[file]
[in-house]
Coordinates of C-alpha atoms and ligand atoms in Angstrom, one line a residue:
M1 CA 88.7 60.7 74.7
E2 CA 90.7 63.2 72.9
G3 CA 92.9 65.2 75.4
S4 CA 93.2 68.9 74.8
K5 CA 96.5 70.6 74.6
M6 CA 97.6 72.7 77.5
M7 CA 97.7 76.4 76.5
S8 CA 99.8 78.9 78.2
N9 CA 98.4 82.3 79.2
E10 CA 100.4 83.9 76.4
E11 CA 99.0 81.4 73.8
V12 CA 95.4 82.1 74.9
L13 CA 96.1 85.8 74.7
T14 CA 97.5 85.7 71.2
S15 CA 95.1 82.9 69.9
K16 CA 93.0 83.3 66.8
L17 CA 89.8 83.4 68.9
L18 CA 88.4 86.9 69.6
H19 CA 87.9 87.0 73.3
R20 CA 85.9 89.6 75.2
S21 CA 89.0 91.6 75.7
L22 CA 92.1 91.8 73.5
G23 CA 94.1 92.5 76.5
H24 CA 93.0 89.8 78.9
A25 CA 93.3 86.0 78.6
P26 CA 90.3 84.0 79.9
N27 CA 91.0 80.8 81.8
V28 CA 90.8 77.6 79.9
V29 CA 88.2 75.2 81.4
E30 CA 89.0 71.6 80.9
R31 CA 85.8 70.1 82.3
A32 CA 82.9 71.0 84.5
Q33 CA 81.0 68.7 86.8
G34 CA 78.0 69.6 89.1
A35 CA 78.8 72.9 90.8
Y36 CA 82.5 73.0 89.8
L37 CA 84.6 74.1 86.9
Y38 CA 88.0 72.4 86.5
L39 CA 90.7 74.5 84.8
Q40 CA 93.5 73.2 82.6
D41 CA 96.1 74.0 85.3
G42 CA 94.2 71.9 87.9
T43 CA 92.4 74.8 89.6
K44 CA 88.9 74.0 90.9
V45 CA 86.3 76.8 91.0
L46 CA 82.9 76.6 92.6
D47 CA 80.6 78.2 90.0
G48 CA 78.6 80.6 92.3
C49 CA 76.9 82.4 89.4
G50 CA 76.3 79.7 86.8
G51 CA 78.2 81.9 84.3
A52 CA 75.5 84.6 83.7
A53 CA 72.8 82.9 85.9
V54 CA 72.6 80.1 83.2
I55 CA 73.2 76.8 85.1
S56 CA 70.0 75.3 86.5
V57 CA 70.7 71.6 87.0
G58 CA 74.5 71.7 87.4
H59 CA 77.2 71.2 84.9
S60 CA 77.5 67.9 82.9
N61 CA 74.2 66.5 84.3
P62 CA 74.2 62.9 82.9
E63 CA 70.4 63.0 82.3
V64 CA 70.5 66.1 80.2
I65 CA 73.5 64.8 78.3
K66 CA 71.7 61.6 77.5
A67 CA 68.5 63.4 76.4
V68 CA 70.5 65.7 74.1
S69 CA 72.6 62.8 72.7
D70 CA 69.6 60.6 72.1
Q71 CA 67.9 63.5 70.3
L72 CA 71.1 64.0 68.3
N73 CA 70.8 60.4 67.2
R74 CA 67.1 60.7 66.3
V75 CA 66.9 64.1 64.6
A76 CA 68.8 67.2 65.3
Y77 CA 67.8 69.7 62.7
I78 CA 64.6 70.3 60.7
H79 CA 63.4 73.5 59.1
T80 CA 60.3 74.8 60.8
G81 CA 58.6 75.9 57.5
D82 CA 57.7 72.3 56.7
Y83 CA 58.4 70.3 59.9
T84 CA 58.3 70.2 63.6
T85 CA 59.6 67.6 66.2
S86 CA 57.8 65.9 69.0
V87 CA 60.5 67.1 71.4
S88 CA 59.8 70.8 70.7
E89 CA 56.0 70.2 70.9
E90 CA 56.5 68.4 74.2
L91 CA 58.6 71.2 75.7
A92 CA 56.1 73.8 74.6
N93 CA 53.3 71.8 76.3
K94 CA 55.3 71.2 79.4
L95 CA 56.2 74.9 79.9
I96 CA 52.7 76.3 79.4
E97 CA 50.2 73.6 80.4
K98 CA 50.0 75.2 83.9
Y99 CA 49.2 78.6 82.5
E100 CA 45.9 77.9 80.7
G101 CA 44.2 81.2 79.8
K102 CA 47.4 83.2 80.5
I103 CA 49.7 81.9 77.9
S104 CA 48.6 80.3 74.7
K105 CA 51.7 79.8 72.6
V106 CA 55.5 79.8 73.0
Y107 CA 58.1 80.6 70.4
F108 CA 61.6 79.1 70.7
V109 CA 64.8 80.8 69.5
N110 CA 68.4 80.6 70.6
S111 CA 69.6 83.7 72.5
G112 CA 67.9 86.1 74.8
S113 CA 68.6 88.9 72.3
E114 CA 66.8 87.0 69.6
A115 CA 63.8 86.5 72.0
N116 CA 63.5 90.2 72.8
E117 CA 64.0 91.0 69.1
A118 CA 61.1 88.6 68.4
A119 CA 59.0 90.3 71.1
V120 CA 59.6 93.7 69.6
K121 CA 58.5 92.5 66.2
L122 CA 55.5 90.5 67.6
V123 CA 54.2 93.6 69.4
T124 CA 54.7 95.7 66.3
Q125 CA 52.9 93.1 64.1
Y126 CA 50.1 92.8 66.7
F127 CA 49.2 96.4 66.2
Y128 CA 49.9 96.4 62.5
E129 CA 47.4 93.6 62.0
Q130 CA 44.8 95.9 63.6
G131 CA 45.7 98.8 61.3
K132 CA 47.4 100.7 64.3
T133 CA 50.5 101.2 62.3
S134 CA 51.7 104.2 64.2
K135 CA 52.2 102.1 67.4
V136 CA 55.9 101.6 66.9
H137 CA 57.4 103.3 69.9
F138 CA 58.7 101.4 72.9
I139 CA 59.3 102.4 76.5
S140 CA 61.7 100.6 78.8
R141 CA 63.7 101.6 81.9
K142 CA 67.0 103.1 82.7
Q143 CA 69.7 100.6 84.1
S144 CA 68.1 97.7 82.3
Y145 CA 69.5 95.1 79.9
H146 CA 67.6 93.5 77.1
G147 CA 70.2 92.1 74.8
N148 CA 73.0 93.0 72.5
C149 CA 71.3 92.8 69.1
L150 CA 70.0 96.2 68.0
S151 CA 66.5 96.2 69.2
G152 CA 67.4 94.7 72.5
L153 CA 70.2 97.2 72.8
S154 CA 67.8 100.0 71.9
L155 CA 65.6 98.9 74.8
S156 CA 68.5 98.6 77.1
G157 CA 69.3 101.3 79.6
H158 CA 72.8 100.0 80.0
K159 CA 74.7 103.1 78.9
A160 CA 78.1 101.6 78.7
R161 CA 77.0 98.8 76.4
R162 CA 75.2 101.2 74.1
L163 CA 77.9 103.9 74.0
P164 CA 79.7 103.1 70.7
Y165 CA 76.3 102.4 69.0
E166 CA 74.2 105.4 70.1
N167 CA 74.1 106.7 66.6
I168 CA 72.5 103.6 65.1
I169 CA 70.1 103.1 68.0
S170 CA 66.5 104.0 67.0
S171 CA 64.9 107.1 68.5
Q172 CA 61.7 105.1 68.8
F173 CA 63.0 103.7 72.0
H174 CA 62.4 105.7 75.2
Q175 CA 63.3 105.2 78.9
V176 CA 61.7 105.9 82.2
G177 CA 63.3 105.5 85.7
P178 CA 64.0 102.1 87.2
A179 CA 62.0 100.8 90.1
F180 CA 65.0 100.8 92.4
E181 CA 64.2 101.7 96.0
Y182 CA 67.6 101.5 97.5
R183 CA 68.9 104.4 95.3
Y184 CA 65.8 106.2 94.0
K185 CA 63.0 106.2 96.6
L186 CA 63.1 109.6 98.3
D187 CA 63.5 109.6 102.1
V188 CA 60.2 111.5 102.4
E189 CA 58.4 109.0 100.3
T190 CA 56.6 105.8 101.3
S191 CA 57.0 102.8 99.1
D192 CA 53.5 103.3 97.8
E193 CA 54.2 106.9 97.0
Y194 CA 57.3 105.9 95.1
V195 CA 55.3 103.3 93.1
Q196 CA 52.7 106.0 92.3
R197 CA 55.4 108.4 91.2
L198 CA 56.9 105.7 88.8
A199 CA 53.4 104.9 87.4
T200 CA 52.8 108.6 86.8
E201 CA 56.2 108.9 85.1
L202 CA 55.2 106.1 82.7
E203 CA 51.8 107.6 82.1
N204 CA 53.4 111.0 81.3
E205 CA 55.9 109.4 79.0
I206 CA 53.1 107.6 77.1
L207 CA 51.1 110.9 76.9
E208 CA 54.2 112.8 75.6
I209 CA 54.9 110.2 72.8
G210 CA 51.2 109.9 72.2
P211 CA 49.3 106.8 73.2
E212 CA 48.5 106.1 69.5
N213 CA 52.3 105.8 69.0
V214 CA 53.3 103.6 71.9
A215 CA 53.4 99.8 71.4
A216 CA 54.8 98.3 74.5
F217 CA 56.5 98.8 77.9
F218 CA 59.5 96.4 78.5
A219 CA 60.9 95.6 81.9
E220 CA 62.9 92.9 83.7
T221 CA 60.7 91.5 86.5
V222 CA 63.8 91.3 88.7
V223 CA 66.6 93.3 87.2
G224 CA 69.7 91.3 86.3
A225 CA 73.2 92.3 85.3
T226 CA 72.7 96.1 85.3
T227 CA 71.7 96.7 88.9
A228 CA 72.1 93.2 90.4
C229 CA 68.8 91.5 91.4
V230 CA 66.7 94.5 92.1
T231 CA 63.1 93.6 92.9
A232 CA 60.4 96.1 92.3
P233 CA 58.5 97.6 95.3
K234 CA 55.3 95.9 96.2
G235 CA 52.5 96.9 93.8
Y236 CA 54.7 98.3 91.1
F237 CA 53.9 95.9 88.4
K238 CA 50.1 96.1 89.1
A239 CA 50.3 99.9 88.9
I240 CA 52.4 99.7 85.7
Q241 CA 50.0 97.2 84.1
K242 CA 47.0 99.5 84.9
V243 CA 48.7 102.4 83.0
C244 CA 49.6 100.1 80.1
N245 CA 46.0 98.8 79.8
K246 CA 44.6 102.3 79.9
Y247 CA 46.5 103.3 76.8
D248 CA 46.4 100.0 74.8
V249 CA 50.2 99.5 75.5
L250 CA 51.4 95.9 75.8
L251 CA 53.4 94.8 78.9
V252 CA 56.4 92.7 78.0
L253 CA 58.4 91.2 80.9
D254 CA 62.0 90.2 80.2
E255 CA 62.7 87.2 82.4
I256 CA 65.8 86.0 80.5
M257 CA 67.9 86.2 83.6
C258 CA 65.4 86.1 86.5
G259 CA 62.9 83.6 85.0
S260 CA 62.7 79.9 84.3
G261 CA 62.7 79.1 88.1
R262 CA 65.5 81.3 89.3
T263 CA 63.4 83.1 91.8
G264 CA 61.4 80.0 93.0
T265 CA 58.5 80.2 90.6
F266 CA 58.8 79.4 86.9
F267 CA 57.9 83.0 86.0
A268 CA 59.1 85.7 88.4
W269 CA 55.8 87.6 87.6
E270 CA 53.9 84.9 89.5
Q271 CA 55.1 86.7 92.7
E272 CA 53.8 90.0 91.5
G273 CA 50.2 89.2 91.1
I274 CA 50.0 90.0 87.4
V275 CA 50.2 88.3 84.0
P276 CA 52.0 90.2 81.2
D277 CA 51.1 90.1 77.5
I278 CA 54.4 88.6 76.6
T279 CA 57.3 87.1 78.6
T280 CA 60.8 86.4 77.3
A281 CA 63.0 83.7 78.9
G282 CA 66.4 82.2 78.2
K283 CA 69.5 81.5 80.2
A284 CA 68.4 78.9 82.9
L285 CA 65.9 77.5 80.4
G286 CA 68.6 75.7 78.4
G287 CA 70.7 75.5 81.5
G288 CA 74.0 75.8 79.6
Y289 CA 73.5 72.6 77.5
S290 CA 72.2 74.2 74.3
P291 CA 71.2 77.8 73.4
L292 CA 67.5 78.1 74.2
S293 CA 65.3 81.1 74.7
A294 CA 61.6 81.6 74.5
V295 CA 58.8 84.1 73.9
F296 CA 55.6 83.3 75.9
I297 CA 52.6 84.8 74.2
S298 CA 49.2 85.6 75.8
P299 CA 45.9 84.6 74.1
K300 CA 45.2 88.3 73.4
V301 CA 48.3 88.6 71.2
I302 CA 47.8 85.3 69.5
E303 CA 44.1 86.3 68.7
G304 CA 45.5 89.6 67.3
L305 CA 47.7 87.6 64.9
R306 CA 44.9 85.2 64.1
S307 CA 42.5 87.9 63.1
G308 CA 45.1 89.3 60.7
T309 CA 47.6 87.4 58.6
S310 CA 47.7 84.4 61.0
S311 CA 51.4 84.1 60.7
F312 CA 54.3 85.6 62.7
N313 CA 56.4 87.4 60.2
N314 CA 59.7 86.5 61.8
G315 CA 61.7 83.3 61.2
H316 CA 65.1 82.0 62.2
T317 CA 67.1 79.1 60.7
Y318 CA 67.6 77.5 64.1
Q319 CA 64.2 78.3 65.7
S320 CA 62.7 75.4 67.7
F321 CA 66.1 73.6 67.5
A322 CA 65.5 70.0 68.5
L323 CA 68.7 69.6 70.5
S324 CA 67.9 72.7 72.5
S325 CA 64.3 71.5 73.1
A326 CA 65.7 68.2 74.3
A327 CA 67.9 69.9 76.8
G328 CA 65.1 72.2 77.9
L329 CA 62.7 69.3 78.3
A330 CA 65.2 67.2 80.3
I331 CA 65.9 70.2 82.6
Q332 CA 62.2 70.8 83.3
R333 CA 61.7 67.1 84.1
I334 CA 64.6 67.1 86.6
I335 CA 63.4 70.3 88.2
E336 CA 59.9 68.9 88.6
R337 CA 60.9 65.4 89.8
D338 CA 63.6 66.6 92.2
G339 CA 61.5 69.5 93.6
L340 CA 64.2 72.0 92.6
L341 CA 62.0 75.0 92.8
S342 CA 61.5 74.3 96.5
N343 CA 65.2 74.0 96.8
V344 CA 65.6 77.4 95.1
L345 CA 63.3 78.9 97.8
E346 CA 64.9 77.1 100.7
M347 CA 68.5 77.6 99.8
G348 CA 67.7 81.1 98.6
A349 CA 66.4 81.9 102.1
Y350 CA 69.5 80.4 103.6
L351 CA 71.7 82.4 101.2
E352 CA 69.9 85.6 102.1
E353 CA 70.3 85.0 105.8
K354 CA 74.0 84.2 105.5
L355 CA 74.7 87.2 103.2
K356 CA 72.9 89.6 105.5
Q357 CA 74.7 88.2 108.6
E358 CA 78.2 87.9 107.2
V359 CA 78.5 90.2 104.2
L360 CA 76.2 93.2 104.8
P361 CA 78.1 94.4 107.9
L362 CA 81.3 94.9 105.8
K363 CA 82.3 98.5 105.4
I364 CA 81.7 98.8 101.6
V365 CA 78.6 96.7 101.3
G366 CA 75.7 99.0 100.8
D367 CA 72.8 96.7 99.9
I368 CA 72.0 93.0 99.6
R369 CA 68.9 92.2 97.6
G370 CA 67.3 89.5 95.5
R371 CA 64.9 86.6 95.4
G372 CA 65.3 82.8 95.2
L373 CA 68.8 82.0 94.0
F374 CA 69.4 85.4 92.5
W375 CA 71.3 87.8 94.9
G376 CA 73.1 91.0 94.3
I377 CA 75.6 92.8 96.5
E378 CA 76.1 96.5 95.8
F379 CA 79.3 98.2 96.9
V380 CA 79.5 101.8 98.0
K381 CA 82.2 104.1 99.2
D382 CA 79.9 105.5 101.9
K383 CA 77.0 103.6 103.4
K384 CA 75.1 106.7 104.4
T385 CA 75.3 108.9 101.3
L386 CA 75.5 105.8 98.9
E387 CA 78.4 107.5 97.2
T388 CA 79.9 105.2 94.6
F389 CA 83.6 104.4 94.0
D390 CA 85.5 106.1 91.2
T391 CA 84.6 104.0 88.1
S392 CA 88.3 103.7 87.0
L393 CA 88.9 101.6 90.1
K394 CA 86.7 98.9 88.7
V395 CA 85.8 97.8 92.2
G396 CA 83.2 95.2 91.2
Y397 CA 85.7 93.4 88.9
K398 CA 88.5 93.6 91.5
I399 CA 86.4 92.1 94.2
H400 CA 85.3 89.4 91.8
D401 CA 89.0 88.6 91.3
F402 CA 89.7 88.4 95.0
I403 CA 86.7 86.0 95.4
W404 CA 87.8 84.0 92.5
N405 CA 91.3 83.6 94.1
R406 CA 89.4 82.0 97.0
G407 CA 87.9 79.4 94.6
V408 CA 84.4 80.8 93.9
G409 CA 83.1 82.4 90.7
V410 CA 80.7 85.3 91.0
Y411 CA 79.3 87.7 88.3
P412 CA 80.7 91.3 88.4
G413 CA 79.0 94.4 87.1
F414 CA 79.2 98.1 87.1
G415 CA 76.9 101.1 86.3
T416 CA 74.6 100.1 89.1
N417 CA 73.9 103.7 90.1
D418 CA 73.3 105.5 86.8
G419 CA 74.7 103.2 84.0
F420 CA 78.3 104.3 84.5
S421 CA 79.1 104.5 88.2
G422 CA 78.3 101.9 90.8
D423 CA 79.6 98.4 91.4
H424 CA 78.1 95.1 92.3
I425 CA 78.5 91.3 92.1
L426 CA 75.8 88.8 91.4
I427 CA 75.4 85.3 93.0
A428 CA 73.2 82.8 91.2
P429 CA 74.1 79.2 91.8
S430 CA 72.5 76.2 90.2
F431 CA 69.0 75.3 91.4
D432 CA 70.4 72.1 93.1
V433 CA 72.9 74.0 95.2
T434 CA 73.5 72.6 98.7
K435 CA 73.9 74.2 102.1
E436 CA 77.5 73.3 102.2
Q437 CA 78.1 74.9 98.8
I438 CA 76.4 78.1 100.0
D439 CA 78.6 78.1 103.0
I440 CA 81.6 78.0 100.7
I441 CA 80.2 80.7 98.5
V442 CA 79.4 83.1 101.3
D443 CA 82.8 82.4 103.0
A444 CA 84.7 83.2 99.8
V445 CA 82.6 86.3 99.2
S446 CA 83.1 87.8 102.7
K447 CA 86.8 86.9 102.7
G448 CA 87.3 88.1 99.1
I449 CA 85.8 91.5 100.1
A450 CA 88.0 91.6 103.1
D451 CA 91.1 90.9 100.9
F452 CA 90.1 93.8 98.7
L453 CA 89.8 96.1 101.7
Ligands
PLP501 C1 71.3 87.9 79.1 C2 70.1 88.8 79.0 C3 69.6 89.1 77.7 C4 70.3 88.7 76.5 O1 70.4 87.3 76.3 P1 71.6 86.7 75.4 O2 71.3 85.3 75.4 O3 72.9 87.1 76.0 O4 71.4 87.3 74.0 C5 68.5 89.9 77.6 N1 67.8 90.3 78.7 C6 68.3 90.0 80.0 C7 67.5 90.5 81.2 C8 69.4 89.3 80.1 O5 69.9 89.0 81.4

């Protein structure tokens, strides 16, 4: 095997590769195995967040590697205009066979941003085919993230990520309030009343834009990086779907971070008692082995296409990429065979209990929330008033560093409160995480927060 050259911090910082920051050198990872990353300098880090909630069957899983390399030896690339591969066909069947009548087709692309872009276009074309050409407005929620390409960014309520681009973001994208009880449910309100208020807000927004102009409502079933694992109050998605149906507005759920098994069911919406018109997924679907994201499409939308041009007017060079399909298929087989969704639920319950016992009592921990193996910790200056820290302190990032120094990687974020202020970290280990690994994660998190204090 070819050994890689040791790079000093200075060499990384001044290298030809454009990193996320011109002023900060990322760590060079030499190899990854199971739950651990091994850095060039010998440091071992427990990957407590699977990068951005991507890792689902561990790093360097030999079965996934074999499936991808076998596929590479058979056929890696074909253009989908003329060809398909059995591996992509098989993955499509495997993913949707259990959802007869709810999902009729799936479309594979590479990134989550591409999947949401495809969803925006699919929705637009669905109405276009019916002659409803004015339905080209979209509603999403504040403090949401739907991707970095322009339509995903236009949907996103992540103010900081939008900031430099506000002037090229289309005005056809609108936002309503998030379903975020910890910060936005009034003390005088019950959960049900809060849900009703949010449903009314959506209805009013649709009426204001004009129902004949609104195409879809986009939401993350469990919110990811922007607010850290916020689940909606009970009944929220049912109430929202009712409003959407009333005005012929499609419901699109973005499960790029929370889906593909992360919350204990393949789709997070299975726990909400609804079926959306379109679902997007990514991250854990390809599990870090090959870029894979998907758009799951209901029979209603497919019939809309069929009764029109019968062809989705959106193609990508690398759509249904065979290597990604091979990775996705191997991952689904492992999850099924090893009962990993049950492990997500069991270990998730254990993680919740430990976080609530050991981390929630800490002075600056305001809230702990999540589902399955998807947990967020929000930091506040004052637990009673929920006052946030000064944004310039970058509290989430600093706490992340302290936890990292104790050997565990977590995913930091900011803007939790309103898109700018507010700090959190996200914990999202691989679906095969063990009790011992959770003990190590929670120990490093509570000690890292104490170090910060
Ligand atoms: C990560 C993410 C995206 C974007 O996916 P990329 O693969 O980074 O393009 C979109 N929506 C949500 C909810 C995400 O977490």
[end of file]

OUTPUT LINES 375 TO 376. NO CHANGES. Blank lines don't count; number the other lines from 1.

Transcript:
L373 CA 68.8 82.0 94.0
F374 CA 69.4 85.4 92.5